Question: Does Religiosity Correlate Strongly to Charity?

Kaffinator gave us two questions in the comments section, which I am dealing with separately. One deals with health and religion, while the other deals with charity and religion.

Question 2:
Mr. Atheist, if you had your wish and all of the Christians in the United States suddenly joined you, the result would be that many charities would starve for funds. Other charities, schools, local governments, and other volunteer-based organizations would suffer as well...

So here is my question. What kind of warped morality would wish this upon a nation?

Again, we ought to examine Kaffinator's premise for veracity before accepting his conclusion.

"The differences in charity between secular and religious people are dramatic. Religious people are 25 percentage points more likely than secularists to donate money (91 percent to 66 percent) and 23 points more likely to volunteer time (67 percent to 44 percent)." [link]

First, in Brooks' work, he goes off on a tangent concerning what we are discussing here: Democrats and Republicans, Left and Right, and correlating those with "secular and religious". So it is a little difficult here to separate the various secularists from the various religionists, and that makes this source artice a little ambiguous. I mean, Buddhists may be either "secularists" or "religionists", depending on criteria, which Brooks does not clearly delineate overall. Each of the studies he cites use slightly different definitions and self-identification criteria to distinguish the groups.

Now, it has been amply demonstrated that aside from church attendance, factors like prayer and belief in God do not fall along "party lines". See here for more. The author wrongly conflates politics with religion, a fairly egregious intellectual error, especially considering the shifts of religious identification within parties over the decades, but let's stick to the topic...

That said, let's just consider Brooks' work as Kaff, and others, probably want it to be, and let "religious / people of faith" = Christian and "secular" = atheists. I will freely say at the outset that I find myself agreeing that persons of faith tend to be more charitable than those without, as a simple measure of reported giving of income to general non-profits, including, especially, their church. However, and I think this is important, how much of the money given to the average church goes for a charitable work?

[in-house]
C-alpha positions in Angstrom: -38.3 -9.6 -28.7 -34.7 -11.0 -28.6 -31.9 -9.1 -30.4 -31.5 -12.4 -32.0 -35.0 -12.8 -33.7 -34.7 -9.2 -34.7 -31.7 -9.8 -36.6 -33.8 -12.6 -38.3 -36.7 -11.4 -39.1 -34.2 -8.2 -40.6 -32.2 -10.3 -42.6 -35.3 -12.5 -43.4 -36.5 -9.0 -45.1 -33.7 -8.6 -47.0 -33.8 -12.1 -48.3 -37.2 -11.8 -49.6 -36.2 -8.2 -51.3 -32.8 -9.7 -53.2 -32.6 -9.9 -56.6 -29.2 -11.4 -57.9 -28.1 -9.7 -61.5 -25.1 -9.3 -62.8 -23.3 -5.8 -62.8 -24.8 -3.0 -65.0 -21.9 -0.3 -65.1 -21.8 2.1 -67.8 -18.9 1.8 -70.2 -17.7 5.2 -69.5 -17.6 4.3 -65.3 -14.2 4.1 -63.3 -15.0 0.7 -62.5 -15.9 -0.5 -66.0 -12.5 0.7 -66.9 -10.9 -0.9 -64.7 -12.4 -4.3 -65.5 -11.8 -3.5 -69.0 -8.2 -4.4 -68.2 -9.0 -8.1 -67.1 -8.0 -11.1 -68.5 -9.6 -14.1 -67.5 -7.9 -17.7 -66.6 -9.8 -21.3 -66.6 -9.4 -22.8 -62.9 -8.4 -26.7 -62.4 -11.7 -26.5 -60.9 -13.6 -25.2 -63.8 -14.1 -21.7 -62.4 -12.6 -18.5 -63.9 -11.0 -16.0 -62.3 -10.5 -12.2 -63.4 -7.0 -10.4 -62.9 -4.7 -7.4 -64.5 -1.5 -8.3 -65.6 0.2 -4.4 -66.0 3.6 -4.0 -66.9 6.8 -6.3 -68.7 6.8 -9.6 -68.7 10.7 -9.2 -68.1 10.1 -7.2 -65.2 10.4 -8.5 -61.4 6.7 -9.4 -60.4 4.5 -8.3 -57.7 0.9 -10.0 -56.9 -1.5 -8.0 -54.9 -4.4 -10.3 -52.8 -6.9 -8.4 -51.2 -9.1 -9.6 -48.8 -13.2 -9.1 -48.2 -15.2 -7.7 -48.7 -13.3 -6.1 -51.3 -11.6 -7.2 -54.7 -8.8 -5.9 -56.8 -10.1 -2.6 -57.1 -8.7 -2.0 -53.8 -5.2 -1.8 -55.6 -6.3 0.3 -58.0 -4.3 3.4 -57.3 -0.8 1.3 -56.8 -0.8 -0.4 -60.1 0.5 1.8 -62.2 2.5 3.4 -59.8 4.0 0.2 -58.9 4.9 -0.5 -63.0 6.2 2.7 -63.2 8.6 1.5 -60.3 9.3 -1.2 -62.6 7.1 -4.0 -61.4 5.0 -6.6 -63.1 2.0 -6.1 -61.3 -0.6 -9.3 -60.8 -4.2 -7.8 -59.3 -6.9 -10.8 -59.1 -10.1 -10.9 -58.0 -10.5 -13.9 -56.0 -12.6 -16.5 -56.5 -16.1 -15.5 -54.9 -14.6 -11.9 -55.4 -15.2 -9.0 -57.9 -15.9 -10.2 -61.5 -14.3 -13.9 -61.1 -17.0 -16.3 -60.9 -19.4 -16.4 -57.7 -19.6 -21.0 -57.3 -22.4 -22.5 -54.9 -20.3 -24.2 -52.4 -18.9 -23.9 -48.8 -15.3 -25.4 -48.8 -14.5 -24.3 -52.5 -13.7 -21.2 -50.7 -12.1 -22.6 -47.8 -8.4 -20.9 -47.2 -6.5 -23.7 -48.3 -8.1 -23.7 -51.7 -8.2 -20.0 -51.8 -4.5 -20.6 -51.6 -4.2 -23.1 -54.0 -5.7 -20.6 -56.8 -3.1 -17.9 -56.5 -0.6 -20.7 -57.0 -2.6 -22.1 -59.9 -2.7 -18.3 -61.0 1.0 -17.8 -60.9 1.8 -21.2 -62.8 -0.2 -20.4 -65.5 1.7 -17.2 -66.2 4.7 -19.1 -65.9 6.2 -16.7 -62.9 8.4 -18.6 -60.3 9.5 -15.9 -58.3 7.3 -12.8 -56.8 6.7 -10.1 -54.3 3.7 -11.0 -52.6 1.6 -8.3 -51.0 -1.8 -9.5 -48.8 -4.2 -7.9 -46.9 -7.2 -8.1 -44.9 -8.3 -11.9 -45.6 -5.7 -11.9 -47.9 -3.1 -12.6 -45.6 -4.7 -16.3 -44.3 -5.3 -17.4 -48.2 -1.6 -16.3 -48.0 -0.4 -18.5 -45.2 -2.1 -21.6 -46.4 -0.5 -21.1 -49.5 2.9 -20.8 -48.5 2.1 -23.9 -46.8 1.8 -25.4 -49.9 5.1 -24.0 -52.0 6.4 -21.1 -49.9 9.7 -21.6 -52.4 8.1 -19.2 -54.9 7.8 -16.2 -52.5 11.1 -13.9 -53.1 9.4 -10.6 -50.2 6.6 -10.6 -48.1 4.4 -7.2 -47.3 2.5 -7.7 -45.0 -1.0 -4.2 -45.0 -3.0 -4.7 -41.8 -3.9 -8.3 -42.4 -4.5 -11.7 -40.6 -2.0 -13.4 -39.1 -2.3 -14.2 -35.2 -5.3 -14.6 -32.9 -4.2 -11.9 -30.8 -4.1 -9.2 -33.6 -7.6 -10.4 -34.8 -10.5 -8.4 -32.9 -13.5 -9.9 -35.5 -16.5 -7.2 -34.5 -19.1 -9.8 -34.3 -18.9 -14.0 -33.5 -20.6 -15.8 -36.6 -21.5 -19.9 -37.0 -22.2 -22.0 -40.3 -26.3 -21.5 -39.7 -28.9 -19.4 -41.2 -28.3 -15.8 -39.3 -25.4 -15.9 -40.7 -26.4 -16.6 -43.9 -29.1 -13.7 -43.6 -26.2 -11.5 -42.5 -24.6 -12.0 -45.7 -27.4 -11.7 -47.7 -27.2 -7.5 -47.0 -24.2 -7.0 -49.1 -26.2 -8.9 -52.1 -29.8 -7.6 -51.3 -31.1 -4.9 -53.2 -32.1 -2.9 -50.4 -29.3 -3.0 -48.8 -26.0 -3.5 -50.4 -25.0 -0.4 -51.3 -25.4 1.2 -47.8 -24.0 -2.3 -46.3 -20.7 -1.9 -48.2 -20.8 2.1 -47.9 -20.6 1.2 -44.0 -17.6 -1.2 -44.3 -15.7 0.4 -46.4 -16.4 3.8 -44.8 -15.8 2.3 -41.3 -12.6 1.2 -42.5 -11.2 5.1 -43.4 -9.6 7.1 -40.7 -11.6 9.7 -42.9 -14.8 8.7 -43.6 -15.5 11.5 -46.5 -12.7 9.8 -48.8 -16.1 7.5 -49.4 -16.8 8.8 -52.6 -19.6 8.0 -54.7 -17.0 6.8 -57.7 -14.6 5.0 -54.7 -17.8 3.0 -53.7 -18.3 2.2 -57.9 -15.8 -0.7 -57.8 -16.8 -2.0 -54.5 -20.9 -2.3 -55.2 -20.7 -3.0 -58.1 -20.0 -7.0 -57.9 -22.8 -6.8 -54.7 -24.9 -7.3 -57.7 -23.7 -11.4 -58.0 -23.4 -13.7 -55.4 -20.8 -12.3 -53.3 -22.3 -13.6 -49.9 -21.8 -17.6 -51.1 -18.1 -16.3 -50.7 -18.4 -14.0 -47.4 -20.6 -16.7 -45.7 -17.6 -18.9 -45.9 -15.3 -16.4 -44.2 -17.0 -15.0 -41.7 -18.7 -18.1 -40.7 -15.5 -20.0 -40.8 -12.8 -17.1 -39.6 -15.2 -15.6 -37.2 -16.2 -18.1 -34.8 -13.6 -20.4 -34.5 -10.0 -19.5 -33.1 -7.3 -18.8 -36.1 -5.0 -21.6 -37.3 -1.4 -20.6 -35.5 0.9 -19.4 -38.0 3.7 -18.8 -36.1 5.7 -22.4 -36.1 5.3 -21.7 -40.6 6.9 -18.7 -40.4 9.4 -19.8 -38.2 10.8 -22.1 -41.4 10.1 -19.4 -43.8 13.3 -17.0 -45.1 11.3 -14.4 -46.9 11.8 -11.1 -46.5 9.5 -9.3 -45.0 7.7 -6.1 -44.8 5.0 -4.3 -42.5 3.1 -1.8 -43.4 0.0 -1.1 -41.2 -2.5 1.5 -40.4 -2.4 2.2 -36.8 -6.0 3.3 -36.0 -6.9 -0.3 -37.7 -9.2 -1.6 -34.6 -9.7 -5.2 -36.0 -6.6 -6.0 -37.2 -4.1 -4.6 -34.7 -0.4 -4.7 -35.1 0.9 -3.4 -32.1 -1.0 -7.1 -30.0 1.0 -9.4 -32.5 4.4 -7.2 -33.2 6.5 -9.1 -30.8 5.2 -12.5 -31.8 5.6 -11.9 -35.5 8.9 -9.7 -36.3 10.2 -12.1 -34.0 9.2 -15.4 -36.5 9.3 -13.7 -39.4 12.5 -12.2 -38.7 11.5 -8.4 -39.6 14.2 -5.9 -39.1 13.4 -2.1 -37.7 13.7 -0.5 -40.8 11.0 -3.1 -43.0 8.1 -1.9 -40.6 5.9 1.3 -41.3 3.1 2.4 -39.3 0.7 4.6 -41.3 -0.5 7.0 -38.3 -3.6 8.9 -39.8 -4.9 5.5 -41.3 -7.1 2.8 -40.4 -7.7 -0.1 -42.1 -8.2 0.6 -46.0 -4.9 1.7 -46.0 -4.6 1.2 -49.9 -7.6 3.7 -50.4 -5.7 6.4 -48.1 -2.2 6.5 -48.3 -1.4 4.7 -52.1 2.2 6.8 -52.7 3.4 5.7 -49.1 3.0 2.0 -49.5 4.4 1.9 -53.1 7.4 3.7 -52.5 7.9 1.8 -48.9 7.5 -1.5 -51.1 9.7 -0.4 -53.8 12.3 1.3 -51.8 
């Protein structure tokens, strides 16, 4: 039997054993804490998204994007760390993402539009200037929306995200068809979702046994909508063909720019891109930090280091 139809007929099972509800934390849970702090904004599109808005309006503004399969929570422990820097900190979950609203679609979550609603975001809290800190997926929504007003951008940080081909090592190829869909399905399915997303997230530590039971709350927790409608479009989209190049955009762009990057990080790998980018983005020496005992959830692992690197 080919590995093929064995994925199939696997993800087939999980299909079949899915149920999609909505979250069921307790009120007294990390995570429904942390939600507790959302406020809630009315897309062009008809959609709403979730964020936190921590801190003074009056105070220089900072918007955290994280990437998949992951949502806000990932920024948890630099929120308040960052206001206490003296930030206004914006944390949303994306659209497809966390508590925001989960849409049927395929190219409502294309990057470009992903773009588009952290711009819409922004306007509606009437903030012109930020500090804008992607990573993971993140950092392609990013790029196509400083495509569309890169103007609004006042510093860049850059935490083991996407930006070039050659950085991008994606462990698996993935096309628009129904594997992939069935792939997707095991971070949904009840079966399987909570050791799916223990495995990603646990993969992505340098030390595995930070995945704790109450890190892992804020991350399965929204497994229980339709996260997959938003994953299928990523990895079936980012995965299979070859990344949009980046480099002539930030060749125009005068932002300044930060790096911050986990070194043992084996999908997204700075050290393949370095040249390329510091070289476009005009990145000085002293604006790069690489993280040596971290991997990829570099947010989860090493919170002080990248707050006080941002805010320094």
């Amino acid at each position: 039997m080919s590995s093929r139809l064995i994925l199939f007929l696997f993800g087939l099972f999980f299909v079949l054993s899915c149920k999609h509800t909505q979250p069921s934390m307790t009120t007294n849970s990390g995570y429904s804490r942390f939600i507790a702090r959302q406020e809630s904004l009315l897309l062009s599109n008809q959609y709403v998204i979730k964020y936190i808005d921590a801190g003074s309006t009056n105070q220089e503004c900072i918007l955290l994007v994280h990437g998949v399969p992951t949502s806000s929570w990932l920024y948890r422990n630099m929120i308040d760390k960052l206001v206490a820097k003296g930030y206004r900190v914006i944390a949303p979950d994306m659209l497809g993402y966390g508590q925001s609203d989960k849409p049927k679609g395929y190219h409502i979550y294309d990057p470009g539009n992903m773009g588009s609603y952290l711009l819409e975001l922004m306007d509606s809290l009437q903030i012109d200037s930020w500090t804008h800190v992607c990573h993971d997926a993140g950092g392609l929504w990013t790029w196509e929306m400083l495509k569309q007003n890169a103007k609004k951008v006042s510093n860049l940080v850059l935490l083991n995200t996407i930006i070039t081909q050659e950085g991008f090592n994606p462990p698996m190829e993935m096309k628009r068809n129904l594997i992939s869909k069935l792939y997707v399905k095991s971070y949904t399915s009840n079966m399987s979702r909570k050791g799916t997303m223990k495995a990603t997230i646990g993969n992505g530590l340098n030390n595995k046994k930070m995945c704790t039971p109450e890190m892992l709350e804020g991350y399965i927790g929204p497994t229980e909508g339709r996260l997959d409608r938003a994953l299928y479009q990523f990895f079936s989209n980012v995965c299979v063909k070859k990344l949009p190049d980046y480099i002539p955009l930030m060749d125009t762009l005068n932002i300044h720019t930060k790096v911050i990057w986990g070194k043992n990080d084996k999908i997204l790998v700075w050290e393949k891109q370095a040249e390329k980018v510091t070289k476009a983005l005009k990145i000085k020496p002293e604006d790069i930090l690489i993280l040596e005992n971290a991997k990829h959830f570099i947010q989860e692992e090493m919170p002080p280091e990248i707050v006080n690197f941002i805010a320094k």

Let us think for a moment about charity in effect versus charity in intent.

For instance, the fiercely secular AmeriCares reports that 99% of its income go to its programs! In fact, a secular organization I belong to, CFI, links to this charity for hurricane relief. Those who give $1 will see $0.99 go to help people there. On the other hand, the Red Cross, which is also secular, only sees $0.95 of every $1 go to the people, and there have been many accusations of corruption there. Furthermore, the CEO of the Red Cross pulls down $600K, which is a ridiculous salary for a charity admin. Given this information, I would much rather give to the Salvation Army before the Red Cross, and I could care the less that they are spreading what I consider to be a false message along with their help [although Charity Nav doesn't have data on them, since they don't have to file a 990], and to the AmeriCares organization before either one of them.

In this sense, we need to think about what you really want to do -- just evaluate people's giving, or evaluate the effect of that charity. I don't think you'd cry your eyes dry if corrupt and inefficient charities were bumped out and replaced by or subsumed by those of integrity and efficacy, secular or religious, would you? If you care about people, you wouldn't. If all you care about are the actions done [charity] and not what faith [or lack thereof] the acting parties maintain. So, at the outset, I would like a little clarity in your question -- do you want to ask us atheists what would happen if everyone became atheists, insofar as clothing the naked, feeding the hungry, sheltering the homeless, giving medical care to the sick, etc., are concerned, or insofar as churches are concerned? Because we will need to define "charity" and think about how churches relate to charity.